Math is the language of the physical world, and Alex Townsend sees mathematical patterns everywhere: in weather, in the way soundwaves move, and even in the spots or stripes zebra fish develop in embryos.
“Since Newton wrote down calculus, we have been deriving calculus equations called differential equations to model physical phenomena,” said Townsend, associate professor of mathematics in the College of Arts and Sciences.
This way of deriving laws of calculus works, Townsend said, if you already know the physics of the system. But what about learning physical systems for which the physics remains unknown?
In the new and growing field of partial differential equation (PDE) learning, mathematicians collect data from natural systems and then use trained computer neural networks in order to try to derive underlying mathematical equations. In a new paper, Townsend, together with co-authors Nicolas Boullé of the University of Oxford and Christopher Earls, professor of civil and environmental engineering in the College of Engineering, advance PDE learning with a novel “rational” neural network, which reveals its findings in a manner that mathematicians can understand: through Green’s functions – a right inverse of a differential equation in calculus.
This machine-human partnership is a step toward the day when artificially intelligent deep learning will enhance scientific exploration of natural phenomena such as weather systems, climate change, fluid dynamics, genetics and more. “Data-Driven Discovery of Green’s Functions With Human-Understandable Deep Learning” was published in Scientific Reports, Nature on March 22.
Neural networks are a subset of machine learning, which is a subset of artificial intelligence. Neural networks are inspired by the simple animal brain mechanism of neurons and synapses – inputs and outputs, Townsend said. Neurons – called “activation functions” in the context of computerized neural networks – collect inputs from other neurons. Between the neurons are synapses, called weights, that send signals to the next neuron.
“By connecting together these activation functions and weights in combination, you can come up with very complicated maps that take inputs to outputs, just like the brain might take a signal from the eye and turn it into an idea,” Townsend said. “Particularly here, we are watching a system, a PDE, and trying to get it to estimate the Green’s function pattern that would predict what we are watching.”
Mathematicians have been working with Green’s functions for nearly 200 years, said Townsend, who is an expert on them. He usually uses a Green’s function to rapidly solve a differential equation. Earls proposed using Green’s functions to understand a differential equation rather than solve it, a reversal.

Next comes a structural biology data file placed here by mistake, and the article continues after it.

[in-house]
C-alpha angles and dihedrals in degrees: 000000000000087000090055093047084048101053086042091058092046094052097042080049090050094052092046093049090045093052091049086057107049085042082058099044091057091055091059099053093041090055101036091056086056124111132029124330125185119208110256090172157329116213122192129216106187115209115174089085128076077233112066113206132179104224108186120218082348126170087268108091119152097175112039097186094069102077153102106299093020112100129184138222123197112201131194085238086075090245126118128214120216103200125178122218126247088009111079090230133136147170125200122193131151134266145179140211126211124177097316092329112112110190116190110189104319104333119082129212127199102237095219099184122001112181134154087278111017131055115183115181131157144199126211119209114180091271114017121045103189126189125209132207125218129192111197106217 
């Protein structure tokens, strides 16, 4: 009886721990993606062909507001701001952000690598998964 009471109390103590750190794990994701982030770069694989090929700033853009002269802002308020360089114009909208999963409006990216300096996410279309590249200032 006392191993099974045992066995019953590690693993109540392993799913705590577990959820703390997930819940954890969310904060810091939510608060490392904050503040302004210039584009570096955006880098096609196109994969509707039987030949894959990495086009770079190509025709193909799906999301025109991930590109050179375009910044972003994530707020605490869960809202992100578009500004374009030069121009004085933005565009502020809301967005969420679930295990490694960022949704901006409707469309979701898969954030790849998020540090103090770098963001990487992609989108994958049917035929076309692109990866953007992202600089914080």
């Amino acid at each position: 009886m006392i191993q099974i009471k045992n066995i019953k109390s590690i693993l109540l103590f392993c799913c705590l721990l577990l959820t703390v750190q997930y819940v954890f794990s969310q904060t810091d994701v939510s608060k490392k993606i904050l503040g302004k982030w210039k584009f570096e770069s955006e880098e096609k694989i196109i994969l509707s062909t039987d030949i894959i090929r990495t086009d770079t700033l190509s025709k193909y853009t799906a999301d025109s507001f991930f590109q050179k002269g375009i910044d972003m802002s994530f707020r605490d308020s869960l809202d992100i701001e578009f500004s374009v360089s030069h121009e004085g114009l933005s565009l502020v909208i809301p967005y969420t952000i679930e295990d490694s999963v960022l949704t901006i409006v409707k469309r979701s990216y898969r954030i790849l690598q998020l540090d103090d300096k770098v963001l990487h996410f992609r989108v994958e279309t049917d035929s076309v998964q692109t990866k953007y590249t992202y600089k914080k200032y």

To do this, the researchers created a customized rational neural network, in which the activation functions are more complicated but can capture extreme physical behavior of Green’s functions. Townsend and Boullé introduced rational neural networks in a separate study in 2021.
“Like neurons in the brain, there are different types of neurons from different parts of the brain. They’re not all the same,” Townsend said. “In a neural network, that corresponds to selecting the activation function – the input.”
Rational neural networks are potentially more flexible than standard neural networks because researchers can select various inputs.
“One of the important mathematical ideas here is that we can change that activation function to something that can actually capture what we expect from a Green’s function,” Townsend said. “The machine learns the Green’s function for a natural system. It doesn’t know what it means; it can’t interpret it. But we as humans can now look at the Green’s function because we’ve learned something we can mathematically understand.”
For each system, there is a different physics, Townsend said. He is excited about this research because it puts his expertise in Green’s functions to work in a modern direction with new applications.
Research toward this paper was done at Cornell’s Center for Applied Mathematics and was supported by the National Science Foundation (NSF) via Townsend’s NSF Early Career Development award. Support also came from the Army Research Office Biomathematics Program and the United Kingdom’s Engineering and Physical Sciences Research Council Centre for Doctoral Training in Industrially Focused Mathematical Modelling in collaboration with Simula Research Laboratory.
Read the story in the Cornell Chronicle.
Image: Lynn Ketchum/Oregon State University/Creative Commons license 2.0